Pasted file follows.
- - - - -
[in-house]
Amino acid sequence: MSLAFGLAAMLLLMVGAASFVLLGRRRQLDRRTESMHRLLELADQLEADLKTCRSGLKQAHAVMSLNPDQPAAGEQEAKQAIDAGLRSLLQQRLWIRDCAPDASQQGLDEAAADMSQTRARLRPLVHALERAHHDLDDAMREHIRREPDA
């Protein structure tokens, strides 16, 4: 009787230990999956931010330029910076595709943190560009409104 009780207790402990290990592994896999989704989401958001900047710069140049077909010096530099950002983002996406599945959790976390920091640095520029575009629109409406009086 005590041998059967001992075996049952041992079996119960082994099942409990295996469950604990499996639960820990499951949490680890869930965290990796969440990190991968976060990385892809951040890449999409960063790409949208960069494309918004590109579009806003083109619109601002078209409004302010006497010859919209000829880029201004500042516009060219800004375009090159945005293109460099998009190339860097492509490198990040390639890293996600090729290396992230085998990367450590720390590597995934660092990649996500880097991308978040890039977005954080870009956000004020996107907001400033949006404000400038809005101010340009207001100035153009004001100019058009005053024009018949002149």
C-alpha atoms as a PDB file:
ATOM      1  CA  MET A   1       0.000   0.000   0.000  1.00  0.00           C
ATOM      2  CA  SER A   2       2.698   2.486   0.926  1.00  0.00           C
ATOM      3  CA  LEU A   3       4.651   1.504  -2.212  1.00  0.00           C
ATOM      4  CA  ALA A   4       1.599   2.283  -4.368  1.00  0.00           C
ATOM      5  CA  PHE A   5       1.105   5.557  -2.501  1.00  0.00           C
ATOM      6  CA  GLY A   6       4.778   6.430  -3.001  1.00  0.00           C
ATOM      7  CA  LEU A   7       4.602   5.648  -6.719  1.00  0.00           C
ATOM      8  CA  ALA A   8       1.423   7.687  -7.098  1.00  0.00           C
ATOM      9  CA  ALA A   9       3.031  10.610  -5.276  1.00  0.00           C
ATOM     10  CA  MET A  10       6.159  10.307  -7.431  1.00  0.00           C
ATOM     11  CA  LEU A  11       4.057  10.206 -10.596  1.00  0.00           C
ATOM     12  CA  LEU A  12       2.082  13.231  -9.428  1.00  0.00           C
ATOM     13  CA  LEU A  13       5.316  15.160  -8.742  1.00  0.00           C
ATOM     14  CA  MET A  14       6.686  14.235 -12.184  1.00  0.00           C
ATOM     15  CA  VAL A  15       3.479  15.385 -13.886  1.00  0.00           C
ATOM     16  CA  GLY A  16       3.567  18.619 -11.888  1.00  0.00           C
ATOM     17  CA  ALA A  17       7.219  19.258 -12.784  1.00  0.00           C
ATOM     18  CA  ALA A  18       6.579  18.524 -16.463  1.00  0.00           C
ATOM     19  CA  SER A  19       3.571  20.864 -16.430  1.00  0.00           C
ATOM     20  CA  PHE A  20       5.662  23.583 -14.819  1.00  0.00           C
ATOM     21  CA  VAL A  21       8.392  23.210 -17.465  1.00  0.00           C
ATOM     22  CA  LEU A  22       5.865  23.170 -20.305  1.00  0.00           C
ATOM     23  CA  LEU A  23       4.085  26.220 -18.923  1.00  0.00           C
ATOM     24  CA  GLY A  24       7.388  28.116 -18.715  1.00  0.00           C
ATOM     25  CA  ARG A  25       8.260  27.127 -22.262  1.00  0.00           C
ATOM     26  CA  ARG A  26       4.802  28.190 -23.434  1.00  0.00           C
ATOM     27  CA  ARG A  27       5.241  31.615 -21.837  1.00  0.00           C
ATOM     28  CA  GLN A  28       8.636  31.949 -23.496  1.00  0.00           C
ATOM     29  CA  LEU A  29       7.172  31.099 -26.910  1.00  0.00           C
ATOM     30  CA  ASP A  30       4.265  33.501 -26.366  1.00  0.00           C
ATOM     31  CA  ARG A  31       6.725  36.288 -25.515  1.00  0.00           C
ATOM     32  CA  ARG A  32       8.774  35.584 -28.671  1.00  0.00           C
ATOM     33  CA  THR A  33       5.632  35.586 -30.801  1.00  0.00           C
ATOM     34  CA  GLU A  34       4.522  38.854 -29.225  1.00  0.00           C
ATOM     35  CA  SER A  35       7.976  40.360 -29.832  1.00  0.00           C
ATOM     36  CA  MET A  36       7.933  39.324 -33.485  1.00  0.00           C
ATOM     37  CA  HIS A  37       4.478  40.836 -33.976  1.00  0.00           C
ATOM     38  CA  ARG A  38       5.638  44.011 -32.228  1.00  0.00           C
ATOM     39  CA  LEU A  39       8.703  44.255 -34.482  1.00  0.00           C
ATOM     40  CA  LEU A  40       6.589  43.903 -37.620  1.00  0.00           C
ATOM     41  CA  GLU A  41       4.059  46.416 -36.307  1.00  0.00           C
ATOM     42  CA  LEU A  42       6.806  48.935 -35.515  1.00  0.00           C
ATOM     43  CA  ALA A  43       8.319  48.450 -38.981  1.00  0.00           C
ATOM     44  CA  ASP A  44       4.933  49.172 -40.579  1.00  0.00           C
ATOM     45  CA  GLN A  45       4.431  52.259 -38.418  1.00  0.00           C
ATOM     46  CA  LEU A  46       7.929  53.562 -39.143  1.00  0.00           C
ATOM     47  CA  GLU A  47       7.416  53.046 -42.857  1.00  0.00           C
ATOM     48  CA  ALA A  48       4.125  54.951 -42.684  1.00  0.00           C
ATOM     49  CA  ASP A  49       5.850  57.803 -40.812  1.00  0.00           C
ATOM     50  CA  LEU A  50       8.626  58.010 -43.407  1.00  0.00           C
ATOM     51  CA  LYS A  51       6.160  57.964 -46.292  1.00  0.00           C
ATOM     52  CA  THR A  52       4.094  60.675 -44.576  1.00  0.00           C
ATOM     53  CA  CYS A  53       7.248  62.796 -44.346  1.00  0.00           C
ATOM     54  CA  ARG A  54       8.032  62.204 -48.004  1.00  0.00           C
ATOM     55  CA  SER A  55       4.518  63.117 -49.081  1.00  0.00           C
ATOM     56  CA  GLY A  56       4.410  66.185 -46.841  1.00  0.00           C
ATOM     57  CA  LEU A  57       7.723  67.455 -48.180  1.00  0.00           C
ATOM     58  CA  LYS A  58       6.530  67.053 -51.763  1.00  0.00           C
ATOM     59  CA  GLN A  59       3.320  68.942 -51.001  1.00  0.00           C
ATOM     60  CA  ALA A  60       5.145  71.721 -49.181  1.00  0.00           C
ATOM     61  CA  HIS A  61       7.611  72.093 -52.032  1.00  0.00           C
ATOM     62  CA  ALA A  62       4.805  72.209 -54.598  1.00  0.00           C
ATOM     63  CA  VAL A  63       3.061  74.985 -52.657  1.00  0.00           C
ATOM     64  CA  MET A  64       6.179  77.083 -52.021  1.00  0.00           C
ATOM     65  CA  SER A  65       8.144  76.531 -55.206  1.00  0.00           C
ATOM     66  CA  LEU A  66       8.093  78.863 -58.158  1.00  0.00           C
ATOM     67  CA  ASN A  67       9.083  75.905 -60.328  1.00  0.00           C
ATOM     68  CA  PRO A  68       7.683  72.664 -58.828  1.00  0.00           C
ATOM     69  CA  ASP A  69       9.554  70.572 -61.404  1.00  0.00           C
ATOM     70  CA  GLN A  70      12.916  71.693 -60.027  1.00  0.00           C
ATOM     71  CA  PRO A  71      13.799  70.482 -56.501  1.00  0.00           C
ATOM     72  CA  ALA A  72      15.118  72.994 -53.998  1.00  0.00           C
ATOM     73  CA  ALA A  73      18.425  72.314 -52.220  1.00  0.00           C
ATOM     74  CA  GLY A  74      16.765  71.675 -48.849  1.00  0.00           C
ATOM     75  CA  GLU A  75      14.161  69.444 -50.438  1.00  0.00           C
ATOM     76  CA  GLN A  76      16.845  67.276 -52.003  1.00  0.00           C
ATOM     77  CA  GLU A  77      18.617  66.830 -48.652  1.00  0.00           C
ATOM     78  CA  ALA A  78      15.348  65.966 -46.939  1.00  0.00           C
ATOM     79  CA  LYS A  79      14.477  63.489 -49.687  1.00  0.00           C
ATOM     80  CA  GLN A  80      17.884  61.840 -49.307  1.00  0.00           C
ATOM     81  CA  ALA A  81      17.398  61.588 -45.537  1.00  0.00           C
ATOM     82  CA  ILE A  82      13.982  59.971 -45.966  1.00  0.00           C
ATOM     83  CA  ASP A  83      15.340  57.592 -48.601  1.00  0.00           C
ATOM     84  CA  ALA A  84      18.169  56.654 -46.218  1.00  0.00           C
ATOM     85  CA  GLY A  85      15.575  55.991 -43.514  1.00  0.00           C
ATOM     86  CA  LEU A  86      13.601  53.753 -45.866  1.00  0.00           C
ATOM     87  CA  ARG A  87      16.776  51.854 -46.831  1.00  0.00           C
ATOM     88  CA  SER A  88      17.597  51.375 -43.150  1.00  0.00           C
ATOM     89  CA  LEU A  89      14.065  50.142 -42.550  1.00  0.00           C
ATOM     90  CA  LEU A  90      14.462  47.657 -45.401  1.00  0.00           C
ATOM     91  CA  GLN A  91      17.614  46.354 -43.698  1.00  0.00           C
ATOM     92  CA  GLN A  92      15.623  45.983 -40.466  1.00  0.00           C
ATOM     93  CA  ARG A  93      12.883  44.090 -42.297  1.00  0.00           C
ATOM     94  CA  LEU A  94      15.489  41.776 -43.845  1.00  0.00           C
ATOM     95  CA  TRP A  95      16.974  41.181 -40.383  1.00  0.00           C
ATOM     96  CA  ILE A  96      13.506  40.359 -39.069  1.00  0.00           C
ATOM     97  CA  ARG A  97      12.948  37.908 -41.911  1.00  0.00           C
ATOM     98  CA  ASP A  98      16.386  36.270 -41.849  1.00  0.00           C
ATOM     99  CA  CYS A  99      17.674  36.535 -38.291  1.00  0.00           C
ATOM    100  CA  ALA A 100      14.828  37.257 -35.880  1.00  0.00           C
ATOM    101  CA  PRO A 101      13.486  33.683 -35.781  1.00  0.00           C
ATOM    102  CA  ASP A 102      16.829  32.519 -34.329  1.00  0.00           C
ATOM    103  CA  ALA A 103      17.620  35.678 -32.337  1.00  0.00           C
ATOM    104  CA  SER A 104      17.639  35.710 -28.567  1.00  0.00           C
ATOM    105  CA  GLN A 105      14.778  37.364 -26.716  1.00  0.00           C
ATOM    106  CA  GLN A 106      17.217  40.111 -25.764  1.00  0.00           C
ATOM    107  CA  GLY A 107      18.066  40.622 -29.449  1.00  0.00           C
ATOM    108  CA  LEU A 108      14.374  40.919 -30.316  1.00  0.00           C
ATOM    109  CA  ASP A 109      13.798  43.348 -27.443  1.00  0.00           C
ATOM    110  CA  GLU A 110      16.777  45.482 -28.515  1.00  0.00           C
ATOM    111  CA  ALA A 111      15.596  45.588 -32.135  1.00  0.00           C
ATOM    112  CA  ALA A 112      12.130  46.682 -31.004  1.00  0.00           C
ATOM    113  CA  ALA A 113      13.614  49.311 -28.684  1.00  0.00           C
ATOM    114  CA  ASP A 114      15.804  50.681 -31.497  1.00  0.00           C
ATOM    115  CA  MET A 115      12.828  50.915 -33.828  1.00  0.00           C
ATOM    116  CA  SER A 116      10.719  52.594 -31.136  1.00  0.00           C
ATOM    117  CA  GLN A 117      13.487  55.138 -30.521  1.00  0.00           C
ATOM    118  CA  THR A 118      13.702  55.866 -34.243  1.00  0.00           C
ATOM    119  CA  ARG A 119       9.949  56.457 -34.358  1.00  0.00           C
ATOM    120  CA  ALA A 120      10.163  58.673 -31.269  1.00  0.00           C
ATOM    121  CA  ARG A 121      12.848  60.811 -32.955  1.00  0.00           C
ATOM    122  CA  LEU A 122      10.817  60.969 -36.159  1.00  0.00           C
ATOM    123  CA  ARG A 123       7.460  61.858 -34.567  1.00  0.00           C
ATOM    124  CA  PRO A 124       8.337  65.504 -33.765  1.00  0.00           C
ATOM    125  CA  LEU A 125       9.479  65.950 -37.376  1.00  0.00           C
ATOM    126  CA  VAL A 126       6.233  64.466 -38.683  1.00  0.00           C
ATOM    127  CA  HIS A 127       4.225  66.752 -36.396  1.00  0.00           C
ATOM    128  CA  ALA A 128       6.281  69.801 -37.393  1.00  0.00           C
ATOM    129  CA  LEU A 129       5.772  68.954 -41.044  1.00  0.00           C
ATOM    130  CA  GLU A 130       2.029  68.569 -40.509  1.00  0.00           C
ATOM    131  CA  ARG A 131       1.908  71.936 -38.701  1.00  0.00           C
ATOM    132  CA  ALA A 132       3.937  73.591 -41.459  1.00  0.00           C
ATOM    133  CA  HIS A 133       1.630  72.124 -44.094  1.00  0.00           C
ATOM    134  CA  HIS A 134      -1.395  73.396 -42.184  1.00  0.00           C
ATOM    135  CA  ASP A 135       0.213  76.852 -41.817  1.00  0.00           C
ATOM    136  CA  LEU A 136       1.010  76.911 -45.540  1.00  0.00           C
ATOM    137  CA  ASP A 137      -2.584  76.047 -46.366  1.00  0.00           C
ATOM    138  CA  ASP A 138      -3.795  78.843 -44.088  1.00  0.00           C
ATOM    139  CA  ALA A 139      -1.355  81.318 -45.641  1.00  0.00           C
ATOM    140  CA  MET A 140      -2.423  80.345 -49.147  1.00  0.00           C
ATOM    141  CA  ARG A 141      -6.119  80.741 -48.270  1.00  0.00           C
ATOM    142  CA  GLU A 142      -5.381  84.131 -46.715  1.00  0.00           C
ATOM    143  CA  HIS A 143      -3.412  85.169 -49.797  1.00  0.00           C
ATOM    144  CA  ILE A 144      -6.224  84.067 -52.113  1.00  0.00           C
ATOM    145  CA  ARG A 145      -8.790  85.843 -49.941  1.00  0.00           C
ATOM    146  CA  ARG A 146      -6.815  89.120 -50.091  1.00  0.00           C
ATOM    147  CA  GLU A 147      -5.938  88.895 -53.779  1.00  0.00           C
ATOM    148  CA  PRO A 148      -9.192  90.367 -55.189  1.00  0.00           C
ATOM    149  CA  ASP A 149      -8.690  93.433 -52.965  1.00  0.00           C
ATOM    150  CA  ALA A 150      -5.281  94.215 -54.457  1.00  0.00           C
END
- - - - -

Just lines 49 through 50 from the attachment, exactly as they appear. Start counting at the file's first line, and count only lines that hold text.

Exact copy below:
ATOM     45  CA  GLN A  45       4.431  52.259 -38.418  1.00  0.00           C
ATOM     46  CA  LEU A  46       7.929  53.562 -39.143  1.00  0.00           C